Analysis of Baseball’s Cookie-Cutter Era

Cookie-cutter baseball parks and this era of the sport as a whole get a bad rap. If you’re unfamiliar with what these are, I’m referring to Riverfront Stadium in Cincinnati, Three Rivers in Pittsburgh, Busch Stadium in St. Louis (until it was re-done), and Veterans Stadium in Philadelphia. These are the main ones. They were essentially giant concrete buildings with astroturf, with fields that had perfectly symmetrical fence distances. Each one shared buildings with the city’s pro football team and it was often hard to tell the difference between one or the other. Each stadium also replaced a classic stadium that had been built into the city with its own unique personality.

About Cookie-Cutter Baseball Parks

I had only visited one of these parks personally; River Front Stadium, in the late 90s when the Reds were bad, so the park was probably ¾ empty, but with seats far from the plate with everything so cavernous combined with your only view being decks of seats that go on forever. Yeah, it’s probably best that these things are mostly gone (if you count the Oakland Coliseum as a cookie-cutter park it’s the last of its kind and it’s likely going to be gone shortly).

Most of these cookie-cutter baseball parks have been replaced with ballparks that are more open and showcase the city more, and also bring back memories of the parks that came before them. The intention is to make sure these generic, probably overly corporate things never get remembered again, but I do think these things did donate something positive to baseball, and here’s what they are.

Riverfront Stadium, an example of a cookie-cutter baseball park and home of the Cincinatti Reds
Credit: Brent Moore, Flickr

Great Background to Baseball Cards

80s baseball cards are some of my favorite things. Yes, they made too many of them and yes they are mostly worth nothing but it’s hard to replicate the feeling of opening a pack and smelling the cardboard mixed with cheap bubble gum. There’s nothing like the crunch of new baseball card bubble gum either and yes I said crunch. Unless you experienced this yourself, I don’t know what else to tell you.

But the best baseball cards that I remember are ’80s action shots on the base paths or in the infield and when this happened within the confines of one of these, there’s a much better background for these photos when you have a generic blue wall/seats and a wall of people over anything else. Plus in a baseball card, I’m not really interested in the setting of the play, I’m interested in looking at the ball player in full uniform and a day game in one of these parks really does capture the light as it has nowhere else to go.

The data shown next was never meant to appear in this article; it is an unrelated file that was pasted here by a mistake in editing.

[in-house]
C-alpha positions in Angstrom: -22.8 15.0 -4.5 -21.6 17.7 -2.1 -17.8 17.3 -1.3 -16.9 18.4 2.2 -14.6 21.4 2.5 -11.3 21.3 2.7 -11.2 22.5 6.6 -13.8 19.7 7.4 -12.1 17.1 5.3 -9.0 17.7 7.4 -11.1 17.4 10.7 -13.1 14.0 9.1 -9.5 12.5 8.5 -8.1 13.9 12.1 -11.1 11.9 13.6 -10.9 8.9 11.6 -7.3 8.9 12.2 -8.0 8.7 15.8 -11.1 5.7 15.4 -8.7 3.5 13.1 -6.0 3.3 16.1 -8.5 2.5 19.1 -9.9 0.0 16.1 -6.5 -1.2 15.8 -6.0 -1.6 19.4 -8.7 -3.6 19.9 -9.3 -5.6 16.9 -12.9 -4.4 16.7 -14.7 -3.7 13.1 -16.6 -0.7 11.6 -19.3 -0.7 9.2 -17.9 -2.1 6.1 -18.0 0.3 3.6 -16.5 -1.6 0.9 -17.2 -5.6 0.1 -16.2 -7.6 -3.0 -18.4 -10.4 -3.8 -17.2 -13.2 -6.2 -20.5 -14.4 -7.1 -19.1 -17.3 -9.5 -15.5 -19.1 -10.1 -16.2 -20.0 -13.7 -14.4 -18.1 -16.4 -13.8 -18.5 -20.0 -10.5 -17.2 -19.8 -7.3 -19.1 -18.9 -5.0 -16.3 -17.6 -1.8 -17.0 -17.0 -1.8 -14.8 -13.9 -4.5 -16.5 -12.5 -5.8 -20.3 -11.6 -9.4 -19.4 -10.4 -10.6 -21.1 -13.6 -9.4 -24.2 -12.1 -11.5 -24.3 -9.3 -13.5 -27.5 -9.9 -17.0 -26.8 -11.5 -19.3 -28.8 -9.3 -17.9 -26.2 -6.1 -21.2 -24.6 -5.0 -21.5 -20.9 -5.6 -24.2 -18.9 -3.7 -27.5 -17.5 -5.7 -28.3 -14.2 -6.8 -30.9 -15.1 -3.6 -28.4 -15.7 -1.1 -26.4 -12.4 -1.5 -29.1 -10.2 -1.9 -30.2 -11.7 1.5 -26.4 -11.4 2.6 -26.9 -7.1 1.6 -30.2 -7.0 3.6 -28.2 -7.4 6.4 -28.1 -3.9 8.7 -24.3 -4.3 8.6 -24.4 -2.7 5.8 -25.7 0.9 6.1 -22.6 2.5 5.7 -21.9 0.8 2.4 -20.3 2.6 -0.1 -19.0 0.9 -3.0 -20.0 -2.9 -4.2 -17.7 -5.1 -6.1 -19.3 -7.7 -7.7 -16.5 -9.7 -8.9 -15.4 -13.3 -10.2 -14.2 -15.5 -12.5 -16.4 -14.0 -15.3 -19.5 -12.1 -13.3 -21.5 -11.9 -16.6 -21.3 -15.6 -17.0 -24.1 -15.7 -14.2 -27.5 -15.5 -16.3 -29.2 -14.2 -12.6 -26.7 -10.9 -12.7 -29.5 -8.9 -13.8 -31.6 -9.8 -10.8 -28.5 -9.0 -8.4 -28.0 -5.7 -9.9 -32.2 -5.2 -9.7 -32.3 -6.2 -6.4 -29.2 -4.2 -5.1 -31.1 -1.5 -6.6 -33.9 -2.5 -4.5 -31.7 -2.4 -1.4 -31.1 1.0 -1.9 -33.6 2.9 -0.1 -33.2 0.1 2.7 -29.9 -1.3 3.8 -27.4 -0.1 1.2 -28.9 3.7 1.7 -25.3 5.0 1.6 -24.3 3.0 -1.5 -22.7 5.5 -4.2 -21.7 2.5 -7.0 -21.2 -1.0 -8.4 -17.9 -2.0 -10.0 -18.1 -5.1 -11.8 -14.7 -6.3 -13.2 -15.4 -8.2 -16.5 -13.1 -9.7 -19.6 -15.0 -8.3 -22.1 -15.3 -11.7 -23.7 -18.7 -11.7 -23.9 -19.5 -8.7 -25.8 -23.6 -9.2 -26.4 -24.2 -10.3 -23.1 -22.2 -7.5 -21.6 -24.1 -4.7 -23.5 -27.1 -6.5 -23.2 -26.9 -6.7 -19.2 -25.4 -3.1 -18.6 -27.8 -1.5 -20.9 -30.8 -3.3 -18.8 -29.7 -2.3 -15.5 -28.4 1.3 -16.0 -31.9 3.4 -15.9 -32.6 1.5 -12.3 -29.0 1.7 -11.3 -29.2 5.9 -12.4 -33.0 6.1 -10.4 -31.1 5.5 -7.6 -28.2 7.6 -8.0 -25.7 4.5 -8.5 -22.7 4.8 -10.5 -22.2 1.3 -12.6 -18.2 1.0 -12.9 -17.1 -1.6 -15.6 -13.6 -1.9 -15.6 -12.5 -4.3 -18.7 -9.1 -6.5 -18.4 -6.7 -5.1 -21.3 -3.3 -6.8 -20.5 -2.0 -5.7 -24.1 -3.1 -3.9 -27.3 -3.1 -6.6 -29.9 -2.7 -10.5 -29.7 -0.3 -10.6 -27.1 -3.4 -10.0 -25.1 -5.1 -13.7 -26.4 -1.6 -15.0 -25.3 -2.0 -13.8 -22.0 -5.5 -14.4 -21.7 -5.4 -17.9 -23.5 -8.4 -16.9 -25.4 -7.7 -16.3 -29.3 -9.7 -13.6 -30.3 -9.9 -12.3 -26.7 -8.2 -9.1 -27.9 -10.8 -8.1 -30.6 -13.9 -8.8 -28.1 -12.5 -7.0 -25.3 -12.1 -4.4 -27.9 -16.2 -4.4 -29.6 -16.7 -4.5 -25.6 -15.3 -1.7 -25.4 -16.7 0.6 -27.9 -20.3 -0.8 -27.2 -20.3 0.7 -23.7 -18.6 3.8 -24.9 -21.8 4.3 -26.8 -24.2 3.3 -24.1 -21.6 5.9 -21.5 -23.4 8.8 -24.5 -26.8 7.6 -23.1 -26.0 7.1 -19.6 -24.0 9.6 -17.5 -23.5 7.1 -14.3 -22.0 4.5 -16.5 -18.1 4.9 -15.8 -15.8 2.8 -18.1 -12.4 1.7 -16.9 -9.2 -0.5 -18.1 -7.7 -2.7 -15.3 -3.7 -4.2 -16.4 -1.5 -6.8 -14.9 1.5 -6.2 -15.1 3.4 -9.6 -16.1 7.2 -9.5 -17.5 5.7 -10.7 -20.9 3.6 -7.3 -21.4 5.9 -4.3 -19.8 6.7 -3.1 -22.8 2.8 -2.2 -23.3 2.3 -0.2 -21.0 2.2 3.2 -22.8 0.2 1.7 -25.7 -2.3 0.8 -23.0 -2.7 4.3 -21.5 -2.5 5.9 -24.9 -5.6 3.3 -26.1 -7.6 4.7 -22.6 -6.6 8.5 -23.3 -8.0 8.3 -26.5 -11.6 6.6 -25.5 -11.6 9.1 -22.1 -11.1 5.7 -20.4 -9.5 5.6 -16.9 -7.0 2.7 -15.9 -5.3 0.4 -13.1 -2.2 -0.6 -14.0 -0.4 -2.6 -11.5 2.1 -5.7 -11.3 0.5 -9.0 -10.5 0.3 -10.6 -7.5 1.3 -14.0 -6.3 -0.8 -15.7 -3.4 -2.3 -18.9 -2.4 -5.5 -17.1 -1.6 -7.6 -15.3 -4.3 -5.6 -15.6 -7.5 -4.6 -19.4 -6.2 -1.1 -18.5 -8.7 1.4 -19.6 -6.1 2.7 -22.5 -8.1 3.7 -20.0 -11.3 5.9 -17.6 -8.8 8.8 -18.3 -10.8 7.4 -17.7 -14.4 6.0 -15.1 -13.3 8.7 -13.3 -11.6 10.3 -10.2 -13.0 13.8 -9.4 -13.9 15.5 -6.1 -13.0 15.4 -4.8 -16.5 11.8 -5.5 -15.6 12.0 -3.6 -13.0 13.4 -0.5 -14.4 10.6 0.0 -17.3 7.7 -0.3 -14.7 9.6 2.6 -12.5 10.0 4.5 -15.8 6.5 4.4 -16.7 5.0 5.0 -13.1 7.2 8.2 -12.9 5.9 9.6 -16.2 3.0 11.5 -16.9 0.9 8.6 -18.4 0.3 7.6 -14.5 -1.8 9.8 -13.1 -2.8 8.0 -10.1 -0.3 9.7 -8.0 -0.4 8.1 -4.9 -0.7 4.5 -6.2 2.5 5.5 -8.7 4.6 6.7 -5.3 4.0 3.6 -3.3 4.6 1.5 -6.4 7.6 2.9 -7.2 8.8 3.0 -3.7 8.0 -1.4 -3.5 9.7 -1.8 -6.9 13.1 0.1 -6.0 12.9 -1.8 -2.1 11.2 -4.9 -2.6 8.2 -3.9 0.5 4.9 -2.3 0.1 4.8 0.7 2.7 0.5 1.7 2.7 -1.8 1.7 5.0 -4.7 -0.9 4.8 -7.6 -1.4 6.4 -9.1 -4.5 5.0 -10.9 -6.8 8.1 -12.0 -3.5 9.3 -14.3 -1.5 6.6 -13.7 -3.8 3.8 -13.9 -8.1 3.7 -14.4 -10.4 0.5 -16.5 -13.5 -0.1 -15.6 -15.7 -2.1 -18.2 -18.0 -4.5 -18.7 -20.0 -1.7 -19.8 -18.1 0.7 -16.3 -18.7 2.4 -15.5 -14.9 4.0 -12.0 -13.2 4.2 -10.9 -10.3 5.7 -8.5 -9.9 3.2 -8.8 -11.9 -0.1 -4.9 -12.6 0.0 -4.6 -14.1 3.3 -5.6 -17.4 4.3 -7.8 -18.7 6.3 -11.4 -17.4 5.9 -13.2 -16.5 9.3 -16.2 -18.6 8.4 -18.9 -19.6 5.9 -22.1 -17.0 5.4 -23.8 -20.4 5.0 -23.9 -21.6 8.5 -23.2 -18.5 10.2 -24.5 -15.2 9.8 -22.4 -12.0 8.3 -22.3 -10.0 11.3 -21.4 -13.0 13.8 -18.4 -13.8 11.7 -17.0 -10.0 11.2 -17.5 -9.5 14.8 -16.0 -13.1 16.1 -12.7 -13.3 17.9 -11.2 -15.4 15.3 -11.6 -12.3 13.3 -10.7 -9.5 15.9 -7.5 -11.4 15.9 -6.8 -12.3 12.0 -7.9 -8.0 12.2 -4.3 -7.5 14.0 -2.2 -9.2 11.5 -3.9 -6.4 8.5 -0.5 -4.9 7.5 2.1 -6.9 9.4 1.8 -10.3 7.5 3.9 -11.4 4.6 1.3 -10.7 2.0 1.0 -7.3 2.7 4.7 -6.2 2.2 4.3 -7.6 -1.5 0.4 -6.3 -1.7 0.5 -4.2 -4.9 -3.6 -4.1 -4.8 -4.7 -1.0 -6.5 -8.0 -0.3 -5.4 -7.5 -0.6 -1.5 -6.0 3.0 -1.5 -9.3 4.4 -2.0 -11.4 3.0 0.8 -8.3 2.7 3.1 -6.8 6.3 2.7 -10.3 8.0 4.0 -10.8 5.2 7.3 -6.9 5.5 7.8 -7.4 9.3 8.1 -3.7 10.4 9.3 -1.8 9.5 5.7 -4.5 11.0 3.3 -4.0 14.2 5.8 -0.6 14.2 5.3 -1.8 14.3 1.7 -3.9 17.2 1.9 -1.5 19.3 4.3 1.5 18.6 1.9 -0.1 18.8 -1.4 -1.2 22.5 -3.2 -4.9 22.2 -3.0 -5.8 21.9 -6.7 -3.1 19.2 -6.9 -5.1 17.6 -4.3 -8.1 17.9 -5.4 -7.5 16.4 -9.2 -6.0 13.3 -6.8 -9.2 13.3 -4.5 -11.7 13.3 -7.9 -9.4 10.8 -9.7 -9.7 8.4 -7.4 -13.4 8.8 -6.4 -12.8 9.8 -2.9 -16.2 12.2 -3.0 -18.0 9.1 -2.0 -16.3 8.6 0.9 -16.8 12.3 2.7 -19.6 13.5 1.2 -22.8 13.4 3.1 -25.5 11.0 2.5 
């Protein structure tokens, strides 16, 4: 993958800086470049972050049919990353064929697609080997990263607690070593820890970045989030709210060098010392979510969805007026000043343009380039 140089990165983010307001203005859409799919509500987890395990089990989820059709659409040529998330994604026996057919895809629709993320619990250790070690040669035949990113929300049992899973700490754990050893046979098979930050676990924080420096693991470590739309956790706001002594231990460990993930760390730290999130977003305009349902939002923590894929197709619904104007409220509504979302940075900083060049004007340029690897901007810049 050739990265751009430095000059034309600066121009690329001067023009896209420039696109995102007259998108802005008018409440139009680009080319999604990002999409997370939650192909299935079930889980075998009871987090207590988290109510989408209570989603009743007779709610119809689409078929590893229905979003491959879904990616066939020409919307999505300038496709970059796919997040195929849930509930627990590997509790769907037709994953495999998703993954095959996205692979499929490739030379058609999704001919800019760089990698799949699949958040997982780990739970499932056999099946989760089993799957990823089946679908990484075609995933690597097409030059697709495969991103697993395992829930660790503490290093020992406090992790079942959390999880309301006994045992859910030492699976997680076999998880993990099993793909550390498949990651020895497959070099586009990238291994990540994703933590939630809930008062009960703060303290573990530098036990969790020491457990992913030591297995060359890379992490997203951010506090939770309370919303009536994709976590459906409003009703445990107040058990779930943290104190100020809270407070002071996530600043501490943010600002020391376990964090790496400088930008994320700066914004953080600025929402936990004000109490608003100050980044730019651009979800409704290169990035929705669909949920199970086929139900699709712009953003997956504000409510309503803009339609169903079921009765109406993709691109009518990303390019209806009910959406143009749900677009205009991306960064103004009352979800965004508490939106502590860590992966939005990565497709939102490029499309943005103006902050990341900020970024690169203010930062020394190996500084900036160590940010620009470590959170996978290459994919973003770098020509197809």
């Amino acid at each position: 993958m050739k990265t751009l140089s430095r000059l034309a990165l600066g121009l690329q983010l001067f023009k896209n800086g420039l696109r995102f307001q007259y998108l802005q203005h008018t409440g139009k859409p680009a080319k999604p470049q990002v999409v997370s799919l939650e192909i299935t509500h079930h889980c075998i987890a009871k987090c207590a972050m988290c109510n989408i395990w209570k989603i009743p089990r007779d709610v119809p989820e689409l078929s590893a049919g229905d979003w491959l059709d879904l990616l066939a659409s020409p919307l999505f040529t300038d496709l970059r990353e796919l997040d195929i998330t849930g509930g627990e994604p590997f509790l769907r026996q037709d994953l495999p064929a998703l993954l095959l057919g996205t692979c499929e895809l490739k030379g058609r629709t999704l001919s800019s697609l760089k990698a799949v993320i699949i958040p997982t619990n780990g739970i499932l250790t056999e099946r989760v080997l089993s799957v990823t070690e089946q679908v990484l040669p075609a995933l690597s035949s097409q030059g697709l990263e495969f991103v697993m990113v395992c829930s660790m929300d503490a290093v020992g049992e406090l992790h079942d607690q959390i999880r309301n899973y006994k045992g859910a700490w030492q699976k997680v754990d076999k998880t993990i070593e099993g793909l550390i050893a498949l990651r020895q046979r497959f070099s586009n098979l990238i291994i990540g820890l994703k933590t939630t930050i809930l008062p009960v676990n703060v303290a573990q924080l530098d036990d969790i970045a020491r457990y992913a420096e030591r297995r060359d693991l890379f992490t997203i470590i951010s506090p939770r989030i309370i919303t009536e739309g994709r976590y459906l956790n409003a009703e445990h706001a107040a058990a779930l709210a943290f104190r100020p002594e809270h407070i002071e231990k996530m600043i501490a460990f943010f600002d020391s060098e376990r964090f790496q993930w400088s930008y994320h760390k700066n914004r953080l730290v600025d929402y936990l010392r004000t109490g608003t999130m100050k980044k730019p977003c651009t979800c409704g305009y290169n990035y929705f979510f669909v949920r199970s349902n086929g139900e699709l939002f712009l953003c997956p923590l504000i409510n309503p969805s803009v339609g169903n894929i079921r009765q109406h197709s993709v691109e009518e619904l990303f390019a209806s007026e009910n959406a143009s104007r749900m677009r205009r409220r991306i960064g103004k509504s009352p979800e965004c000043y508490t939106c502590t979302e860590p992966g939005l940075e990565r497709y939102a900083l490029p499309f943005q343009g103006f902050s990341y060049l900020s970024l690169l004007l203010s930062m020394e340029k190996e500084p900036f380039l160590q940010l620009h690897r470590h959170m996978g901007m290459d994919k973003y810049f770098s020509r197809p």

Vintage 80s baseball cards
Credit: Mike Kalasnik, Flickr

Artificial Turf

Okay, I’m going to get a little weird here. As a whole, artificial turf sucks. It definitely messed with players’ careers (Andre Dawson is a big one) and it looked like absolute crap. I always hated how in most parks with turf all you saw was a drawn infield with turf around the bases, and that was it.

It kind of looked like baseball being played in a basement, but some of the best baseball games of all time were played on turf. Were they some of the best games because of the turf? Or were they just good games that happened to be played on turf as there was a time when a lot of friggen games were played on turf? I can’t necessarily answer that but some of the bounces off the ground and speed in which the ball got through the infield sure were fun to watch.

It created an unpredictability that adds entertainment to the sport plus if you were a great infielder and you could showcase that ability on astroturf, it definitely separated yourself from the pack. Watching Ozzie Smith play short on the Busch Stadium turf or Keith Hernandez play even with the bag at first and pick up grounders or pounce on bunts truly is a joy.

Astroturf in a baseball stadium

Symmetrical Fields Creating Deep Gaps

The power alleys in most of these parks are deeper, which really does open the game up in different ways. First of all, it means one really needs to get a hold of one to hit one out. There are no cheap home runs and a home run truly feels earned but also it means that a faster and better outfielder can showcase their skills more.

As a whole, the cookie-cutter baseball parks (and I’m generalizing a bit here) meant defense matters and a defensive player as a whole gets to be more fully utilized. Also, more balls in the gaps make for more exciting plays. More doubles, more triples, more plays on the bases in general. All of this is a good thing as far as I’m concerned.

The cookie-cutter era of baseball was weird and because teams like the Pirates, Cardinals, and Reds were good we saw a lot of it; especially in postseason play. While it looked like garbage and the crowd atmosphere in these parks just doesn’t compare to that of a modern park playoff game, there were some on-field oddities created by these that I did enjoy and actually do kind of miss.

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